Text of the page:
These days, the term “fundamentalism” is often associated with a militant form of Islam.
But the original fundamentalist movement was actually Christian. And it was born in the United States a century ago this year.
Protestant fundamentalism is still very much alive. And it has fueled today’s culture war over gender, sexual orientation, science and American religious identity.
Christian fundamentalism has roots in the 19th century, when Protestants were confronted by two challenges to traditional understandings of the Bible.
Throughout the century, scholars increasingly evaluated the Bible as a historical text. In the process they raised questions about its divine origins, given its seeming inconsistencies and errors.
In addition, Charles Darwin’s 1859 book “On the Origin of Species” – which laid out the theory of evolution by natural selection – raised profound questions about the Genesis account of creation.
Many American Protestants easily squared their Christian faith with these ideas. Others were horrified.
Conservative theologians responded by developing the doctrine of biblical inerrancy. Inerrancy asserts that the Bible is errorless and factually accurate in everything it says – including about science.
This doctrine became the theological touchstone of fundamentalism. Alongside inerrancy emerged a system of ideas, called apocalyptic or “dispensational premillennialism.”
Adherents of these ideas hold that reading the Bible literally – particularly the Book of Revelation – reveals that history will end soon with a ghastly apocalypse.
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All those who are not true Christians will be slaughtered. In the wake of this violence, Christ will establish God’s millennial kingdom on Earth.
After Woodrow Wilson’s April 1917 declaration of war on Germany, the government mobilized a huge propaganda campaign designed to demonize the Germans as barbarous Huns who threatened Western civilization. Many conservative Protestants traced Germany’s devolution into depravity to its embrace of Darwinism and de-emphasis of the Bible’s divine origins.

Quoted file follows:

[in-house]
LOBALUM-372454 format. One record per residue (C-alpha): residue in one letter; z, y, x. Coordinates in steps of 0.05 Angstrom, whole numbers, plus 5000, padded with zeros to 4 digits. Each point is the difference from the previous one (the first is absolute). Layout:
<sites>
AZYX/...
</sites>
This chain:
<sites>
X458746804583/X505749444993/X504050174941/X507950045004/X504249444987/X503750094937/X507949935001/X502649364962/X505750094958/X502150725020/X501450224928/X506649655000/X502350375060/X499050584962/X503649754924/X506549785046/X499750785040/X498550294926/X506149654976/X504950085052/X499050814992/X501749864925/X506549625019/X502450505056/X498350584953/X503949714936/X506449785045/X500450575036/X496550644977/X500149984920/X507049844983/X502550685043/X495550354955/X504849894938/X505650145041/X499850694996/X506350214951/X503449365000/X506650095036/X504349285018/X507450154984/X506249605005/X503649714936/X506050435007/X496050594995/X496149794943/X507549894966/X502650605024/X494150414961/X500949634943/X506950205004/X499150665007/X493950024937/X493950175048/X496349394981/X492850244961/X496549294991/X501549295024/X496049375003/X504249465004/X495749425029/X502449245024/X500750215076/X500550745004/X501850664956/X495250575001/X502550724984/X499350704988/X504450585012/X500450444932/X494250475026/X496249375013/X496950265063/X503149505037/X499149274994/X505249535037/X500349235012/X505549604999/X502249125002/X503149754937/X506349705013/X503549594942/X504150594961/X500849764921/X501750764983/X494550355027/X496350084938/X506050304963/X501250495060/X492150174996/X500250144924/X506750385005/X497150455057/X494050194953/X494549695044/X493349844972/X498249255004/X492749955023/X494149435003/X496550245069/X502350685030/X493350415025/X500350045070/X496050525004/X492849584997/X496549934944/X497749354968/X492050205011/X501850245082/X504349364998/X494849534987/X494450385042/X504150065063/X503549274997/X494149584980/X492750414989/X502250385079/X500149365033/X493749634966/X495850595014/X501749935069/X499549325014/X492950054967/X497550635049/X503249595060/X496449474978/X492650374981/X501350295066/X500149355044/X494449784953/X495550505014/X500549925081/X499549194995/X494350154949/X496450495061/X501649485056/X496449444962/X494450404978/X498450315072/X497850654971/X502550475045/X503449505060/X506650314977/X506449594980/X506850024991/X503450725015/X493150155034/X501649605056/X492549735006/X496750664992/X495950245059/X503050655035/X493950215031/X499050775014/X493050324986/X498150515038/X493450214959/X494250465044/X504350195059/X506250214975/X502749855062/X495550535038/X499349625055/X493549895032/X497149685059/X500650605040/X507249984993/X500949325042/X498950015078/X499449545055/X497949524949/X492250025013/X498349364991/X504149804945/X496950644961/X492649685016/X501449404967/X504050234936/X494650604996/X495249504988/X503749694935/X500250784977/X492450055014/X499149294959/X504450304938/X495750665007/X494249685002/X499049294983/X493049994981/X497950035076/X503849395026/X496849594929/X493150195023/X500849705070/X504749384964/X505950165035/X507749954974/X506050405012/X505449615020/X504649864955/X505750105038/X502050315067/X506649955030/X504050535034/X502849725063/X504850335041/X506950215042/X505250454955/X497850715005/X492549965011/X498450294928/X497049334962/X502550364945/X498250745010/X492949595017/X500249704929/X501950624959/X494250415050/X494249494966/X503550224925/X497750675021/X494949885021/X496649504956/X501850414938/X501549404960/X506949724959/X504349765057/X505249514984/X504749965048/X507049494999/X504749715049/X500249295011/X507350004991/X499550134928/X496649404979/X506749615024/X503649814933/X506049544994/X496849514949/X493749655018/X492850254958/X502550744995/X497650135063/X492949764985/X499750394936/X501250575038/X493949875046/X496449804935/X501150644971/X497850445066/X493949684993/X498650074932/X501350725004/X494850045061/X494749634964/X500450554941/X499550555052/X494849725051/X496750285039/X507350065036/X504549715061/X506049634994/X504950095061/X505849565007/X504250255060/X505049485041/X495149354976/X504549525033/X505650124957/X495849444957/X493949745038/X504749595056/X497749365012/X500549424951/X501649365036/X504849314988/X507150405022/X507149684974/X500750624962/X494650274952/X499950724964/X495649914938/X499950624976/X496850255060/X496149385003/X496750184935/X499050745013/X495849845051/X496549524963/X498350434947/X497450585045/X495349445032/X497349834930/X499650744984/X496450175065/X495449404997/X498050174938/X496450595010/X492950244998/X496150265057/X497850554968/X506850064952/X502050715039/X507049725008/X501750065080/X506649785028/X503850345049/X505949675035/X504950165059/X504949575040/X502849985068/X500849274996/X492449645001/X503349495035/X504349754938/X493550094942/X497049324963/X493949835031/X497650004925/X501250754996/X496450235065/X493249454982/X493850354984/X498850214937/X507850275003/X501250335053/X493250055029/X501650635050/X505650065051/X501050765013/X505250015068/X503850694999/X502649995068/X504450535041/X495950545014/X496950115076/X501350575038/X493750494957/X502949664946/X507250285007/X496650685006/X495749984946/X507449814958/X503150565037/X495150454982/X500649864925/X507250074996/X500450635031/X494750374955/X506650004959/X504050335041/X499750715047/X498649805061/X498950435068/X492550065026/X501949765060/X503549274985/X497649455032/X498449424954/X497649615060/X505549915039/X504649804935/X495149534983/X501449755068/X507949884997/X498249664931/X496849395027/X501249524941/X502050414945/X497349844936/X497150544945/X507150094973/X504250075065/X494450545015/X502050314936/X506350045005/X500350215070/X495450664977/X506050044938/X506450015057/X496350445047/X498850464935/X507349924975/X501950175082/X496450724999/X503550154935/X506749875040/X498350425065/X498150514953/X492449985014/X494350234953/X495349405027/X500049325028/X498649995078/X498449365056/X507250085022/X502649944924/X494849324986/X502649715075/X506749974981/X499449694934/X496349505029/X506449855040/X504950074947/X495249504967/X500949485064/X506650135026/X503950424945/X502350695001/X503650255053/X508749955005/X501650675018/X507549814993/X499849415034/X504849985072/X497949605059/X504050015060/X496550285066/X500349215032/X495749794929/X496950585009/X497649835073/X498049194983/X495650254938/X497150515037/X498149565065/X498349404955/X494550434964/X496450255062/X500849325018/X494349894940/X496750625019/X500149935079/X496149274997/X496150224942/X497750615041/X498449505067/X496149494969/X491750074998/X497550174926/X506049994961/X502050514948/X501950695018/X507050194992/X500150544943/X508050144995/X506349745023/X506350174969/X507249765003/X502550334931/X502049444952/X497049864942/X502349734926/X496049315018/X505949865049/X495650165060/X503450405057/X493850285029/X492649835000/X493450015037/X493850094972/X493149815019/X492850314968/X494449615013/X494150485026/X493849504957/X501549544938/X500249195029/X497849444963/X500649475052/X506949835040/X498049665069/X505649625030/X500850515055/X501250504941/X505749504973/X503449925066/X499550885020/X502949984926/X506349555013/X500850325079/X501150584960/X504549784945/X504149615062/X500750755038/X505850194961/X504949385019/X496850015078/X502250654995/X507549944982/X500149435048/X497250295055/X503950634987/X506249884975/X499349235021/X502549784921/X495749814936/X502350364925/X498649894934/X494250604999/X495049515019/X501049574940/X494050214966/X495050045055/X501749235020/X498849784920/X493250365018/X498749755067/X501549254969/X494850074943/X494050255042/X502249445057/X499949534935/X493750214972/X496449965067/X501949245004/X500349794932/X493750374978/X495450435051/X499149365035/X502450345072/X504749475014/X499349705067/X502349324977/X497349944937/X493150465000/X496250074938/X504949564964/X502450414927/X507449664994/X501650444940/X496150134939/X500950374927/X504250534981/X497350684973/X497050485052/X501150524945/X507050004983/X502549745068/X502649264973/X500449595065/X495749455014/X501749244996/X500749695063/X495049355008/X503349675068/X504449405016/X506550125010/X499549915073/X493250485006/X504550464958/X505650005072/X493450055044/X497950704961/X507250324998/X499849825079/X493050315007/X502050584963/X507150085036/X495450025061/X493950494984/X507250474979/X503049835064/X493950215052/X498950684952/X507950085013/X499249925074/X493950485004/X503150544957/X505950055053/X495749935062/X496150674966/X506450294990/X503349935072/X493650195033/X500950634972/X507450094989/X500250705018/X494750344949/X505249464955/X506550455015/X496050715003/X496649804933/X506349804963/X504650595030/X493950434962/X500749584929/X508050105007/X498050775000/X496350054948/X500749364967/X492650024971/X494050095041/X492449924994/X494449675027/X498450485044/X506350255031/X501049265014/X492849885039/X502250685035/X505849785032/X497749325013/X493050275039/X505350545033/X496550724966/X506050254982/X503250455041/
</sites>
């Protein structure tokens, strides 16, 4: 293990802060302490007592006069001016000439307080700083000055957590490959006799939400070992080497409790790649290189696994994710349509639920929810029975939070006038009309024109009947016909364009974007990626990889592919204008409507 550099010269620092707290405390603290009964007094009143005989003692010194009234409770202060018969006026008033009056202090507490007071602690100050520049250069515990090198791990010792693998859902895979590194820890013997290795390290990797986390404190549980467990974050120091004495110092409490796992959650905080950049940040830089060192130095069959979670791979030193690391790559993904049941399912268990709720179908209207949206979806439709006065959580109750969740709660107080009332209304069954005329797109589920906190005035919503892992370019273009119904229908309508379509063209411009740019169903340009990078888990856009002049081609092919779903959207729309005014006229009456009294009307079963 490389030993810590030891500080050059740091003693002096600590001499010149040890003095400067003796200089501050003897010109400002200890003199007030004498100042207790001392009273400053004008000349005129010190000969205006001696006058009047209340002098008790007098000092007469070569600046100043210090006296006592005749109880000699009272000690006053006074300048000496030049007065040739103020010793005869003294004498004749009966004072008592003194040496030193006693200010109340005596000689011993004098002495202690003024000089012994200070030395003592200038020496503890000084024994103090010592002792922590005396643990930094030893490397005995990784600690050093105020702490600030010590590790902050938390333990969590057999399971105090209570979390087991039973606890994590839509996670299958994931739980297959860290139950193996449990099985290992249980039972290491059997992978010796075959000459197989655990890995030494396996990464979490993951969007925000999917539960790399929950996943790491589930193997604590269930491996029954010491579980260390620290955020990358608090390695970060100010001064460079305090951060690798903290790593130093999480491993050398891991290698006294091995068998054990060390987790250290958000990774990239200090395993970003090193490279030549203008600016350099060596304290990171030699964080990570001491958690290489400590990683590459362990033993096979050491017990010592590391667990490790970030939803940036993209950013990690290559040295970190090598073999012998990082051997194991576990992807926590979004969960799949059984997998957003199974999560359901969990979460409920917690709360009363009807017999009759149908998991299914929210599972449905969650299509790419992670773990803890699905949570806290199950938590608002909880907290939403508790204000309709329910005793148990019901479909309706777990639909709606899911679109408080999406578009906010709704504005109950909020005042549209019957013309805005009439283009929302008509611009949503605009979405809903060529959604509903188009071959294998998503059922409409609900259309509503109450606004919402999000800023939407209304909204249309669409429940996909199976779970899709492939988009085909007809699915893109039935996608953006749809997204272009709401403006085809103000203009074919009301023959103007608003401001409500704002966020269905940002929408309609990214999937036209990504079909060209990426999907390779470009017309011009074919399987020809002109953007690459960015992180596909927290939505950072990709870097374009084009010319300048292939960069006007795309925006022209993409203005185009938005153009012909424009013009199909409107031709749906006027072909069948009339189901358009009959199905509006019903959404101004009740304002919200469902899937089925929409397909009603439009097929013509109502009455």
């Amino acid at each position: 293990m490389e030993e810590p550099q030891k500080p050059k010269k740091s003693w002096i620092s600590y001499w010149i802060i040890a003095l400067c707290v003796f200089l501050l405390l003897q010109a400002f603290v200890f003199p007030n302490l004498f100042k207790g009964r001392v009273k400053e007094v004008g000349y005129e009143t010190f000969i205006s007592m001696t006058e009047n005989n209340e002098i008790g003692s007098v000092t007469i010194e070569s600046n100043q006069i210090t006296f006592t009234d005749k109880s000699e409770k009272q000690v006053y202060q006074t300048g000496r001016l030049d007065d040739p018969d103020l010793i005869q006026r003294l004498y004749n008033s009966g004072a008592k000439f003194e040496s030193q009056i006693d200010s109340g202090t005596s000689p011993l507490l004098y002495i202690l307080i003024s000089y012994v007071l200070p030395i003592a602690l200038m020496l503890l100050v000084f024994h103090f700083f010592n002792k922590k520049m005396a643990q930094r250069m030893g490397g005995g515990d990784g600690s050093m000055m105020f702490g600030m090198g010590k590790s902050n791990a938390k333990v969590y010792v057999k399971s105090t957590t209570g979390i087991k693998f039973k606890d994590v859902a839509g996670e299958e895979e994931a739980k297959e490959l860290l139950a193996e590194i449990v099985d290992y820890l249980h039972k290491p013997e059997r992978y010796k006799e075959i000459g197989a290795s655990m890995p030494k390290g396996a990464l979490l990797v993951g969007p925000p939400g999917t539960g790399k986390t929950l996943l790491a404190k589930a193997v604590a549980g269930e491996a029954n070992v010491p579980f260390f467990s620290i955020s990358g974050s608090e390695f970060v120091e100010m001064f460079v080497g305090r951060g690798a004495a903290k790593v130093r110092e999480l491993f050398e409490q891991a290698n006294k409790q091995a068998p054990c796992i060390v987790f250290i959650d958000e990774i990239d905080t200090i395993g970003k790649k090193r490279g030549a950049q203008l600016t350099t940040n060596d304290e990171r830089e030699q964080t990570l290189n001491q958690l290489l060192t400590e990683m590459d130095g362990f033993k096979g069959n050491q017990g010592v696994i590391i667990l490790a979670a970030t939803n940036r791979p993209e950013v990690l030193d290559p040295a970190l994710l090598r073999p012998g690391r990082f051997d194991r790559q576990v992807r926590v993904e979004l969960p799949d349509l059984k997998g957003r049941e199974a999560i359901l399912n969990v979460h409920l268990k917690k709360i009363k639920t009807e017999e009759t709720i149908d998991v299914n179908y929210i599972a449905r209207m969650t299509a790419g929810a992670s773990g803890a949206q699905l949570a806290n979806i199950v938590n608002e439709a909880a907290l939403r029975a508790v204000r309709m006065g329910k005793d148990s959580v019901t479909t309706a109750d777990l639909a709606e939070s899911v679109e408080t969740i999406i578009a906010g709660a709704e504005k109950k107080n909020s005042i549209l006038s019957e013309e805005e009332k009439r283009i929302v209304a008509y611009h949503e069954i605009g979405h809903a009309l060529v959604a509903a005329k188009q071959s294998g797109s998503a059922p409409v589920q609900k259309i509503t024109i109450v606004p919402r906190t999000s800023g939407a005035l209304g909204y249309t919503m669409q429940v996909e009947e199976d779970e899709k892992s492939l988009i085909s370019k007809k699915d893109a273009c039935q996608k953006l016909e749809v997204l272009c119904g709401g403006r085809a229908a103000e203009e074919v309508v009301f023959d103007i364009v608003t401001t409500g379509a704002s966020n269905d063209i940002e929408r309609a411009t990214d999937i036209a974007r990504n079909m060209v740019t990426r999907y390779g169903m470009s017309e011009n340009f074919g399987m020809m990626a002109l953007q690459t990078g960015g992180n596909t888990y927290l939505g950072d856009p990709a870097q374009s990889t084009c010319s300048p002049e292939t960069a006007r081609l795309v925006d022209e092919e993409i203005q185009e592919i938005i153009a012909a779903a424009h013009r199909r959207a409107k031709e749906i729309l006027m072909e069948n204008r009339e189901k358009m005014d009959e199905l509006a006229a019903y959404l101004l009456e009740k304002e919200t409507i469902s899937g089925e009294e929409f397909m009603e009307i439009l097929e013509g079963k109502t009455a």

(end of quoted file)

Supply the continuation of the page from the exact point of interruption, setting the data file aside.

Six months after the war’s end, William Bell Riley – pastor of Minneapolis’ First Baptist Church and a well-known speaker on the Bible’s prophecies regarding the end of history – organized and presided over the World’s Conference on Christian Fundamentals in Philadelphia.
Soon, Riley and his newly minted fundamentalists began trying to capture control of major Protestant denominations and eliminate the teaching of Darwinian evolution from American public schools.
The anti-evolution crusade had some success in the South. Five states passed laws banning the theory of evolution from classrooms.
It continued to advance during the 20th century. And it remained remarkably consistent in its central commitments of biblical inerrancy, apocalyptic premillennialism, creationism and patriarchy – the idea that women are to submit to male authority in church and home.
Fundamentalists also embraced political conservatism. This commitment grew more intense as the 20th century progressed.
In the late 1970s, Baptist preacher Jerry Falwell Sr.'s “Moral Majority” sought to make America Christian again by electing “pro-family, pro-life, pro-Bible morality” candidates.
Since the 1980s, the movement has become increasingly sophisticated. Christian Right organizations like Focus on the Family and Concerned Women of America push for laws that reflect the fundamentalist views on everything from abortion to sexual orientation.
By the time Falwell died, in 2007, the Christian Right had become the most important constituency in the Republican Party. It played a crucial role in electing Donald Trump in 2016.